Some supporters of a prompt bilateral extension of New START may be channeling a logic similar to that which informed the Soviet peace offensive at the SALT I negotiations — in this instance, to lower Russian perceptions of the American threat and thus dilute the shared animosity that unites Moscow and Beijing against Washington. Apart from the stabilizing benefits of continuing U.S.-Russian strategic arms limits after 2021, an accommodation of Russia’s interests on this dimension may lead to progress in other areas of cooperation that improve the bilateral relationship instead of driving Russia further into China’s embrace. Indeed, from this perspective, prompt, bilateral New START extension should not be treated as a one-off move to preserve a mutually beneficial arrangement. Instead, it should be coupled with other efforts to seek an understanding with Russia, for example, on the limits of NATO expansion, on Russia’s return to Group of 8, or a bargain that lifts sanctions against Russia for its annexation of Crimea in return for its withdrawal from further intervention in Ukraine.
Skeptics doubt the value of trying to drive a wedge between Russia and China. For some, the depth of their strategic partnership — which reflects not just convenience but fundamental antagonism toward the United States — will make it impervious to such efforts. For others, there is no need to try: the authoritarian makeup of Russia and China which draws them together will also render the partnership superficial and self-destructing. Either way, the implications are that U.S. policy can little affect their cohesion and there are few downsides to confronting them simultaneously. But it is dangerous to deny the role that confrontational U.S. policies play in driving Russia and China together and to discount the risks of self-isolation in a triangle of great-power competition.
A counterargument to extending New START as a means to drive a wedge between Russia and China can point to the perceived failure of SALT I to prevent the normalization of U.S.-Chinese relations in 1978 and Sino-American cooperation to contain the Soviet Union in the years after. Even though there is no guarantee that extending New START with Russia would prevent an alignment between Beijing and Moscow in the long run, avoiding a costly arms race with the Kremlin and delaying the alignment in the short term is necessary for the United States to better focus its resources on competing with China and to build trust with allies and partners to earn more support in balancing against China. Many Asian states are still skeptical of the U.S. Free and Open Indo-Pacific concept because they do not want to antagonize Beijing. As such, Washington needs more time to demonstrate to these countries why they can rely on the U.S. vision of security for the Indo-Pacific before it can actually compete with China. With respect to great-power relations, the United States should promptly extend New START with Russia to loosen the ties that bind Moscow and Beijing.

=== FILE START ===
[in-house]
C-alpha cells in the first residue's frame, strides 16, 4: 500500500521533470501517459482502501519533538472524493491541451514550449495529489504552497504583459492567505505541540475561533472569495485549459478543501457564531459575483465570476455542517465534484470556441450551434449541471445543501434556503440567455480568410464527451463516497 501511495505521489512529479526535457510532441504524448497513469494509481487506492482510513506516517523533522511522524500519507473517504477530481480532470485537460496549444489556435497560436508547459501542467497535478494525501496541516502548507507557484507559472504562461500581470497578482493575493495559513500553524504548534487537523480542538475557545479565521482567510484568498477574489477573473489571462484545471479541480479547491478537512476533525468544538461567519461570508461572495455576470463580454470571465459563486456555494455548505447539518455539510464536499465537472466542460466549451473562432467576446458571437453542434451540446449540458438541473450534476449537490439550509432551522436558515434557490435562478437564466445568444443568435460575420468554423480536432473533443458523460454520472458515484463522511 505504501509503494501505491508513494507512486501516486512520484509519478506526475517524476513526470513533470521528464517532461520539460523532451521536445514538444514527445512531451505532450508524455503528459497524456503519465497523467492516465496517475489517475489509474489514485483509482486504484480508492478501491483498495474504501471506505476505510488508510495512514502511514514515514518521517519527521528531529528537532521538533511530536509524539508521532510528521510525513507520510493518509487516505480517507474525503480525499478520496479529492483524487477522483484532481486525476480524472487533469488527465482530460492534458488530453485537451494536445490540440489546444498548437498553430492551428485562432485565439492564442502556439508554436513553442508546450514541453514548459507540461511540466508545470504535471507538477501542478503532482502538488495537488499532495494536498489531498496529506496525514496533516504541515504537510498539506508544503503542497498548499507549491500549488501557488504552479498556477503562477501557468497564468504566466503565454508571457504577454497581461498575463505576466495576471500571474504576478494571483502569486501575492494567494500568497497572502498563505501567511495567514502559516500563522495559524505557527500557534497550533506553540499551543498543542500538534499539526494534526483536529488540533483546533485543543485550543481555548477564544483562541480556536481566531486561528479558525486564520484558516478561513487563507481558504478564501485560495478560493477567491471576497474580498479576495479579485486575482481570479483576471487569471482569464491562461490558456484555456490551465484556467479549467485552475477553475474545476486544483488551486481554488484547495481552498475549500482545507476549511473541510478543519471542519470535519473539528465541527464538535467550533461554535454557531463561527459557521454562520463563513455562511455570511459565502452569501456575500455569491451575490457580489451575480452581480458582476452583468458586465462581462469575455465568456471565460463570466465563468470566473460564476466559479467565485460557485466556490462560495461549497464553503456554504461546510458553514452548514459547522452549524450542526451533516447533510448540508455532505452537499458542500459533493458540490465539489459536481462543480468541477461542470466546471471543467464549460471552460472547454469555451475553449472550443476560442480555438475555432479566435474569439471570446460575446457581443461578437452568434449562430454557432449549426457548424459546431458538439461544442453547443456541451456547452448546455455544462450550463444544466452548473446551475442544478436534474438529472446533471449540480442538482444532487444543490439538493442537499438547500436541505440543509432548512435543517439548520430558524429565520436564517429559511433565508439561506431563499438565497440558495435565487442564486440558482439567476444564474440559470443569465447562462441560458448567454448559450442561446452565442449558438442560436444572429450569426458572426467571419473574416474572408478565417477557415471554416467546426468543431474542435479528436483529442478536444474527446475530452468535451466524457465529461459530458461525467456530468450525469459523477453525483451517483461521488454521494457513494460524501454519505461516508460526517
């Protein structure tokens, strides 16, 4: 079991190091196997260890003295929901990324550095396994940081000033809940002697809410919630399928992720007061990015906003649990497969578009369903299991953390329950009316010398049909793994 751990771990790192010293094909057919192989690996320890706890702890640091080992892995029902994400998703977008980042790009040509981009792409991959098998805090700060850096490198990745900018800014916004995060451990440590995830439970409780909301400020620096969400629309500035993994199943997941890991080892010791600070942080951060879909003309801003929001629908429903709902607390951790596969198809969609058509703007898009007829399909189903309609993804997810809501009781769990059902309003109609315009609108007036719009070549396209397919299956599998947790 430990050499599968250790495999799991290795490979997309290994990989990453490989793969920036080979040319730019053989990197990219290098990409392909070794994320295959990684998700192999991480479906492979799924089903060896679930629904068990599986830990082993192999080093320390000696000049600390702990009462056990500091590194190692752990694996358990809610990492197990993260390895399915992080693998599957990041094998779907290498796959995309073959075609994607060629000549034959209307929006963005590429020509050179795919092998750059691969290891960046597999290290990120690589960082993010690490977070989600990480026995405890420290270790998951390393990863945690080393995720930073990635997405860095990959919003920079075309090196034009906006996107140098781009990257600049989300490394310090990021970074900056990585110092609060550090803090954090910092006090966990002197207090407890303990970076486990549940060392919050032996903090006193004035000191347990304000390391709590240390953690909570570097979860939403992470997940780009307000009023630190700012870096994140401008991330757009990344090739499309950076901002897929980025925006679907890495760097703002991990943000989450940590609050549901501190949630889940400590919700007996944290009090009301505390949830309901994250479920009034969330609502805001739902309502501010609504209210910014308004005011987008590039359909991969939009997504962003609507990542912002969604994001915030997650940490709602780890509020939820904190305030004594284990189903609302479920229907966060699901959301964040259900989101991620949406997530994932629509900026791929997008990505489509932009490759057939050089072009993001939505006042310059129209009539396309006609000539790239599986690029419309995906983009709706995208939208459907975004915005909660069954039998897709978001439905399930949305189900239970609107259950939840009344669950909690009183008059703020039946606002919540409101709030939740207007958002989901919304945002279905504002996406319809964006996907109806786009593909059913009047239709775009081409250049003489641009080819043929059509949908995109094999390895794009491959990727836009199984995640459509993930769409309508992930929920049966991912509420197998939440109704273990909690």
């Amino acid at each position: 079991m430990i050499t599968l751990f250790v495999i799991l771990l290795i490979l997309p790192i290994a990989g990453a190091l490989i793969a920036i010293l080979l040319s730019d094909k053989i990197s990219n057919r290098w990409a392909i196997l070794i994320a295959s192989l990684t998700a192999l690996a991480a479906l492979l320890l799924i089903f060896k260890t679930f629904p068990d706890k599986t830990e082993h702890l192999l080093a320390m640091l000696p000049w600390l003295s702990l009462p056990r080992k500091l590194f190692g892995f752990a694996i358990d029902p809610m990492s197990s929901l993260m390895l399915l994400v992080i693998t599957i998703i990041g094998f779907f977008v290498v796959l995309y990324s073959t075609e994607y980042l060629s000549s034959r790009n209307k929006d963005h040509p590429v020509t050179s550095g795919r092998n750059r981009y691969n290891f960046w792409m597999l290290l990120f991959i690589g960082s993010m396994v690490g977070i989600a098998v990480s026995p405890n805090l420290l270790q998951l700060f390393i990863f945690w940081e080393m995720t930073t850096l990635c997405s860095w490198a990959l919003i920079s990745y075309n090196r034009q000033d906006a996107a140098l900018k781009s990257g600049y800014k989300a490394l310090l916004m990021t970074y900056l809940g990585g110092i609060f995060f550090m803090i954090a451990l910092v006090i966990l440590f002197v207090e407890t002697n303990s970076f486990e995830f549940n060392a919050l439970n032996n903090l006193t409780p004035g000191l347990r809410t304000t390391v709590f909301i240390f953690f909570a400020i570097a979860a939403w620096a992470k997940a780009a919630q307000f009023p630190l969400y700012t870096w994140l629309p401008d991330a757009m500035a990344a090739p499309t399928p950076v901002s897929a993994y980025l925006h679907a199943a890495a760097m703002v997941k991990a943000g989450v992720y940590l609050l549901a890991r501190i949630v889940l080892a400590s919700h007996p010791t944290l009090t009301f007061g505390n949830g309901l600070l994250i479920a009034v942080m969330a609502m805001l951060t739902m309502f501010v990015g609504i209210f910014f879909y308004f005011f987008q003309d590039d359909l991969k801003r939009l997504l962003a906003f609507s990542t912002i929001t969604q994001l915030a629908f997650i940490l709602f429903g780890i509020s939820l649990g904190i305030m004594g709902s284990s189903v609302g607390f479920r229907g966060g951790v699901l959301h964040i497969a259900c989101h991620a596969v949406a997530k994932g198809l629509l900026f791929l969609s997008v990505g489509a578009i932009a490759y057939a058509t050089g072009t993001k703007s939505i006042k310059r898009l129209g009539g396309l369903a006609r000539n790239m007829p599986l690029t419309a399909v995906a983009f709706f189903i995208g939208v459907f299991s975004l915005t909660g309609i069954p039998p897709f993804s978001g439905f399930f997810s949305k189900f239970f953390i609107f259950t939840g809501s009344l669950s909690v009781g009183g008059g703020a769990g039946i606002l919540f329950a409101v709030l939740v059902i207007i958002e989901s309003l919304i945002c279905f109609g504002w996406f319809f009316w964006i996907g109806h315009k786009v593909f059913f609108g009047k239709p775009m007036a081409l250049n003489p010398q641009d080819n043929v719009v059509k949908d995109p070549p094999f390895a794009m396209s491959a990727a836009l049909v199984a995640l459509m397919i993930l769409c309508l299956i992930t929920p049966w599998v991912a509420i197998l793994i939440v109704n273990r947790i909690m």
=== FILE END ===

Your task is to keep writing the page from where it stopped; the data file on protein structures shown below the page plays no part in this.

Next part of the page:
The United States and the Soviet Union both used arms control to, among other objectives, drive a wedge in adversarial coalitions. The Limited Test Ban Treaty exploited Sino-Soviet differences in terms of the nuclear balance, and SALT I emphasized different Chinese and American policies toward the Soviet Union. In both cases, the wedge drivers achieved some limited success. Washington aggravated the Sino-Soviet split beyond repair. Moscow delayed and dampened encirclement by the United States and China for six years, from Nixon’s visit to China in 1972 to the normalization of Sino-American relations in 1978. The success of these wedge strategies turned upon different strategic circumstances. The test ban treaty capitalized on an already disintegrating alliance, while SALT I countervailed anti-Soviet convergence by conciliating the United States on key issues.
The United States should lean forward and extend New START with Russia. Despite the Trump administration’s unpropitious demands, Moscow has sought to avoid the treaty’s collapse. Russia’s Deputy Foreign Minister Sergey Ryabkov in a recent interview affirmed that if Joe Biden is elected, Moscow is ready to extend the treaty in the short time period between Biden’s inauguration on Jan. 20 and the treaty’s expiration date on Feb. 5. This suggests that Russia is still invested in a positive relationship with the United States. Washington should embrace the opportunity to cooperate with Moscow in order to weaken the anti-American bond between China and Russia. The alternative — to insist on a deal-breaking trilateral scheme — will only reinforce the trajectory of Sino-Russian convergence by hardening the position of the United States as the common adversary.
Arms control has been and will continue to be an instrument to manage great-power relations. Even if extension of New START will not turn Russia into an ally in Washington’s efforts to contain China, it may help to do something less dramatic but no less important: prevent or delay a Sino-Russian alignment based on antagonism toward the United States.
Timothy Crawford is associate professor of political science at Boston College and author of the forthcoming The Power to Divide: Wedge Strategies in Great Power Competition (Cornell, 2021).
Khang Vu is a doctoral candidate in the political science department at Boston College and a regular contributor to the Lowy Institute’s blog The Interpreter based in Sydney, Australia.